Educationally disadvantaged parents often regard education as the solution to all their problems. However, together with personal, familial and community problems, the education presented to their children is alien to their life world, and they barely if at all succeed at it.
THE LIFE-WORLD OF THE EDUCATIONALLY DISADVANTAGED LEARNER
The life world of the learner includes everything to which he/she attaches meaning in his/her physical environment as well as relationships with people, objects and self.
THE PHYSICAL ENVIRONMENT OF THE EDL
According to Binswanger in Van den Aardweg and Van den Aardweg (1988:85), the physical environment is the world of objects we orientate ourselves to and this is referred to as the Umwelt.
A great number of South Africans are living below the poverty line. In South Africa a significant number of people may be included under the World Bank’s (1984:19) definition in Gildenhuys and Le Roux (1993:33) of absolute poverty where the income is so low that a minimum standard of nutrition, education and basic human needs cannot be met.
According to Wilson & Ramphele (1989:17), a study done by them in 1980 indicated that 50% of the South African population lived below subsistence level.
Educationally disadvantaged children are often exposed to abject poverty and these children are to be found in the cities, e.g. Johannesburg, townships, e.g. Tembisa and rural areas, e.g. the vast Kwa-Zulu Natal region. These children experience extreme anxiety as they are faced with hunger, the harshness of the elements, going to school with only the most threadbare of clothing, and no shoes when it is bitterly cold. They are often threatened by poor health owing to malnutrition, unhygienic living conditions and neglect by parents who can’t or won’t care adequately for their children. They concentrate their energies on trying to warm themselves and trying to ignore the gnawing hunger, which is a constant companion.
The educationally disadvantaged child is often reared in a low socio-economic status residential area, i.e. an environment that is neglected because of a lack of economic empowerment. A significant number of children in South Africa could be regarded as coming from poverty-stricken communities. In these communities, the infrastructure is very poor, possibly absent. The dwellings are nothing more than shacks (McKendrick 1993:213), made with any material which can be found, for example, wood, cardboard, plastic etc. The lack of a permanent dwelling often means that the family moves around and these children never develop a sense of belonging and stability. Other more permanent dwellings in low SES neighbourhoods are neglected and often derelict. Shacks are often very close together and one or two roomed, making privacy extremely difficult. Streets are often just dust roads and not well planned or demarcated, (McKendrick 1993:217), with many potholes. During the rainy season it becomes extremely difficult to move around as the dirt roads become muddy and the makeshift dwellings let the rain in. Clothing and bedding become damp and breeding grounds for germs.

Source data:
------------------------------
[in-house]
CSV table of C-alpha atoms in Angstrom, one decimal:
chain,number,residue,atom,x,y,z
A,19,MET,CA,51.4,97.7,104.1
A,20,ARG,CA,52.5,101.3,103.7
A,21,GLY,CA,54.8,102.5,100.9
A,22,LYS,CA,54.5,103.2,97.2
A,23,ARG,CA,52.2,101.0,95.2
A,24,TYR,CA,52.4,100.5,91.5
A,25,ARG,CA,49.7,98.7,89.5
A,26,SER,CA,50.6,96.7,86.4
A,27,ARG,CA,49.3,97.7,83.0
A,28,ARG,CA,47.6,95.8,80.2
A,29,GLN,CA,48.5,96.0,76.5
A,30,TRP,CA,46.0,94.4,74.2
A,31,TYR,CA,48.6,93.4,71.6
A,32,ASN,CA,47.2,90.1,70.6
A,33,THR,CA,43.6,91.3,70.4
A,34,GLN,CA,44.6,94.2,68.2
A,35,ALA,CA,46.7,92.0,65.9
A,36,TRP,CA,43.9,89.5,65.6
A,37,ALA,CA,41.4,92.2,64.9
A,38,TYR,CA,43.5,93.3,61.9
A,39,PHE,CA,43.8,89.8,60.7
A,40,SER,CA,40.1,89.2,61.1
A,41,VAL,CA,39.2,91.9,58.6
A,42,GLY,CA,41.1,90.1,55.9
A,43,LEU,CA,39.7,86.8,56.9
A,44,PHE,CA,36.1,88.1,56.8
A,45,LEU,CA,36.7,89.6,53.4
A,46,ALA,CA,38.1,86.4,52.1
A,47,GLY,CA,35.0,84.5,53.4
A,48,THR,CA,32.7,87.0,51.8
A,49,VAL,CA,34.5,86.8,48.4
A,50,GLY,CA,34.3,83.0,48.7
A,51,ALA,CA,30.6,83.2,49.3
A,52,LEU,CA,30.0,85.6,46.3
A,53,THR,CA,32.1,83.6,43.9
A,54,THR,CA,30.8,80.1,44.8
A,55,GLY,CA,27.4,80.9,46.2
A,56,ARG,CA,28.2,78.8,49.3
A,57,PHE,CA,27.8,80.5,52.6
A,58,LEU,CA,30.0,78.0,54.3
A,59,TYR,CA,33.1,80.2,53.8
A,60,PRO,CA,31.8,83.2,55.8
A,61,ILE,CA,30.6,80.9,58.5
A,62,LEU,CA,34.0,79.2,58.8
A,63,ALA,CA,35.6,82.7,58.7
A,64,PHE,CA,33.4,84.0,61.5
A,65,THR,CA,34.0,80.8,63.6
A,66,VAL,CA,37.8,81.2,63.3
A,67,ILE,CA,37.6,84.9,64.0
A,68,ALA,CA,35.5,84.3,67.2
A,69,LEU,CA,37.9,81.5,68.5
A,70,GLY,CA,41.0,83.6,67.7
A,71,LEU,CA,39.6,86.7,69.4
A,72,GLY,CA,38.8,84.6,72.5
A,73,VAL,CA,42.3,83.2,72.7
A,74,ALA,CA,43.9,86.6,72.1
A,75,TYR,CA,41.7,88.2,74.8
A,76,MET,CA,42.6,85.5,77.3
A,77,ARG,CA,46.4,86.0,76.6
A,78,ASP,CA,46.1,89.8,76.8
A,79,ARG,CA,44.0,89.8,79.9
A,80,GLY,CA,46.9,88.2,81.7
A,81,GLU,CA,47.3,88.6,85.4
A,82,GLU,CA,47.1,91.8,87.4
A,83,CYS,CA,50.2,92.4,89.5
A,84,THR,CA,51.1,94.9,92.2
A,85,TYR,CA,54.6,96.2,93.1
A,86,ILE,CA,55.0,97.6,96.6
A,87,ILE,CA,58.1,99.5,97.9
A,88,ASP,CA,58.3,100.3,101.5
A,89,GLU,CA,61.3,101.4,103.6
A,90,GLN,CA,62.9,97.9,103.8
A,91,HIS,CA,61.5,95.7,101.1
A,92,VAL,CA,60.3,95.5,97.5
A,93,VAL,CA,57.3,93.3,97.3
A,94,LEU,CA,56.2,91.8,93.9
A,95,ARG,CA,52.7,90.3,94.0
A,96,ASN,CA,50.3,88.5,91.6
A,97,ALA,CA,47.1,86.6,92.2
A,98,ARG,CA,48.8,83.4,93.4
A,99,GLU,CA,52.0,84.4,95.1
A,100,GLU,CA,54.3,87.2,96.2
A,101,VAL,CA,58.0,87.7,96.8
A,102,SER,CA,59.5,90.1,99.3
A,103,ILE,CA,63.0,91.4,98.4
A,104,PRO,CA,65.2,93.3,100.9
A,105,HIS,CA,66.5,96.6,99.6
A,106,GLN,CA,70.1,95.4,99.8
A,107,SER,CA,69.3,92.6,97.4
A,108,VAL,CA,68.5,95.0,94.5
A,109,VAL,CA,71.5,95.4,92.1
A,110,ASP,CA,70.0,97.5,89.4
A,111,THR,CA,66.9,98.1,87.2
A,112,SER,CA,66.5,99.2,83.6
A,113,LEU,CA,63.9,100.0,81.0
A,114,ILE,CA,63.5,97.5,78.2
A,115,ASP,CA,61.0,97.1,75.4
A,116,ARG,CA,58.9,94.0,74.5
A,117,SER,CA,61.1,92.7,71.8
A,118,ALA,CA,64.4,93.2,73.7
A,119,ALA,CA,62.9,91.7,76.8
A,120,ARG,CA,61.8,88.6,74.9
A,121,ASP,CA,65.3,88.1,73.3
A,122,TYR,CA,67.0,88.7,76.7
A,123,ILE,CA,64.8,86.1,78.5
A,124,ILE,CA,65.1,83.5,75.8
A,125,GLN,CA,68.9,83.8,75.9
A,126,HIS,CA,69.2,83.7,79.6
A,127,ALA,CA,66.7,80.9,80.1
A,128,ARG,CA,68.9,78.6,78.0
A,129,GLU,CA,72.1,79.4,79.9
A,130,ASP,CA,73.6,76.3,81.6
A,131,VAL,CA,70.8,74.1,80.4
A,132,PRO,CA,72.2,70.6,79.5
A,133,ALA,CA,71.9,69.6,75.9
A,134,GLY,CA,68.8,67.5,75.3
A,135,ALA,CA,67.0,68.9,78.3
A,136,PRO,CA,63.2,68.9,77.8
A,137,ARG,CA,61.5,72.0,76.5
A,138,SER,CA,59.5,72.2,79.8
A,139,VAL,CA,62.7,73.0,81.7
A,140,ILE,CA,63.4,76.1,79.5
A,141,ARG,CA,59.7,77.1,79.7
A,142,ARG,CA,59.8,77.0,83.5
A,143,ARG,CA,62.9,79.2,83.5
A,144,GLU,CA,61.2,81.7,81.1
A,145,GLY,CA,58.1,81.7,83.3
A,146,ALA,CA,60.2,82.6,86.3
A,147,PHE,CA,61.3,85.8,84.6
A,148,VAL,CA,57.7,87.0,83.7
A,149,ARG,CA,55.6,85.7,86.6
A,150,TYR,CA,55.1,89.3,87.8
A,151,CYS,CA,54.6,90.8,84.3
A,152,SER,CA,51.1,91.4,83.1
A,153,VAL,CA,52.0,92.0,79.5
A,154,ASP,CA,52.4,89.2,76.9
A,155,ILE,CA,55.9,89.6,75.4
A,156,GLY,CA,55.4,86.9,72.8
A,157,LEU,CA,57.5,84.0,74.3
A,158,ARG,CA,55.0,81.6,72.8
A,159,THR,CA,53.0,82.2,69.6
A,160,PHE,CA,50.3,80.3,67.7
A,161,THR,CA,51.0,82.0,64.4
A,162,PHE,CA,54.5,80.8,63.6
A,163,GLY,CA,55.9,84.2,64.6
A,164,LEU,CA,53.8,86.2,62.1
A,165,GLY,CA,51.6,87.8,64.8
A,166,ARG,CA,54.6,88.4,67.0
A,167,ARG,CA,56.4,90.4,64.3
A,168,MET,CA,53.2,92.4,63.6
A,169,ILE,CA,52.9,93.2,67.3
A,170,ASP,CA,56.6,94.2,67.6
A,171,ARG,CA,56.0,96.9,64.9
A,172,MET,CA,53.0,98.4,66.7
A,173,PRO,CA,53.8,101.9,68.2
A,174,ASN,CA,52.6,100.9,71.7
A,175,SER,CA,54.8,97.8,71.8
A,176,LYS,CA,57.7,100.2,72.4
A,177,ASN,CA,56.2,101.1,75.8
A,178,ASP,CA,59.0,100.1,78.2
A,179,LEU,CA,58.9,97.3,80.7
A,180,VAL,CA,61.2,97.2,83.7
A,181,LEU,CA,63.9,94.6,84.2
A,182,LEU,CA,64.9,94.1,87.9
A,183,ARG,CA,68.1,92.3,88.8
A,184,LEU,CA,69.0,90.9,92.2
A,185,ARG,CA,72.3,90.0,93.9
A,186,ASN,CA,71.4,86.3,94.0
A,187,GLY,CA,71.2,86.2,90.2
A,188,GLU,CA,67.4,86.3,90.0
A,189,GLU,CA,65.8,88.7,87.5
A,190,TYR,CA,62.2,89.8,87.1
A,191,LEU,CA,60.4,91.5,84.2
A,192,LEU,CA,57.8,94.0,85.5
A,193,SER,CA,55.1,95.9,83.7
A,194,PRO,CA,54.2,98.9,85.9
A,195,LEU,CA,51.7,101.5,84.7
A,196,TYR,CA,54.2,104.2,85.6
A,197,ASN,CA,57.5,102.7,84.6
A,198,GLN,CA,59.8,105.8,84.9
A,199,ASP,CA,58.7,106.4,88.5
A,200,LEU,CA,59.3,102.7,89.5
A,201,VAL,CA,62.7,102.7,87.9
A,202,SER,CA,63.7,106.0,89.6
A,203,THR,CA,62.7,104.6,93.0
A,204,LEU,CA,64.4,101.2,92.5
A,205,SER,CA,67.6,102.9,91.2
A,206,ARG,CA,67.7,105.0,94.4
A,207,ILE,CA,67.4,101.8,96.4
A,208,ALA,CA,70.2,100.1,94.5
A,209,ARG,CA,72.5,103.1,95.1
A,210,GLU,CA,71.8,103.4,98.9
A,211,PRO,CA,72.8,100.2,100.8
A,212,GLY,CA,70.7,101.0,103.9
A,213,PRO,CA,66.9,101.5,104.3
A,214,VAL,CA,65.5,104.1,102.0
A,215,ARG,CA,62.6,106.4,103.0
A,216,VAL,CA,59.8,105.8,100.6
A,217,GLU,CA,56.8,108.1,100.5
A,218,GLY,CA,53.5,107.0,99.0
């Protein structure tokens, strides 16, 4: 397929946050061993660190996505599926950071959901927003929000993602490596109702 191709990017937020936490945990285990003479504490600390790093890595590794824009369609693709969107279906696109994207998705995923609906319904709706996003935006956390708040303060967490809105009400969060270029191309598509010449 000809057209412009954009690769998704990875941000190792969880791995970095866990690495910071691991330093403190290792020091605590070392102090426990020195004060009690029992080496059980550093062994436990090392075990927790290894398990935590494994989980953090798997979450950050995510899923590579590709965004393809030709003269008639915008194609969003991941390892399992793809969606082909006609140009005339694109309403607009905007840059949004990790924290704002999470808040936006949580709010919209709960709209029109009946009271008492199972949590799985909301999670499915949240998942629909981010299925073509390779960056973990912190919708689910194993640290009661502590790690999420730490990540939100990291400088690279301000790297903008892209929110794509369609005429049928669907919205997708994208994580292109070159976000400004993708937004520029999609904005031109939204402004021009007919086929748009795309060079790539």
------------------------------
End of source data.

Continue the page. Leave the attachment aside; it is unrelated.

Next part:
The lack of toys and other stimulating activities mean that the occupants of the dwelling spend this time confined to their small space without being constructively occupied.
Basic needs are not met. No running water and often no electricity makes everyday life very difficult. Water for drinking, washing and bathing needs to be fetched from communal points. According to McKendrick (1993:215;
Naval-Severino 1993:120), ablution facilities are more often than not inadequate and a potential health hazard. How can a child whose basic physical needs are not met, cope with an academic environment, which in addition does not fit into his frame of reference? How can a learner do homework in such an environment?
In the Ekhuruleni Metropolitan district, an area which houses many educationally disadvantaged learners, it is not uncommon to hear of learners going without a meal for two to three days at a time. Logically, malnutrition will have negative consequences for these children. Malnutrition may cause permanent physiological damage and damage to the brain and central nervous system. (Van den Aardweg & Van den Aardweg 1988:171)
Recreational Opportunities in Low Socio-Economic Communities
In these low SES communities, playgrounds and other recreational facilities are usually conspicuous in their absence or run-down and derelict where unsavoury characters or gangs congregate.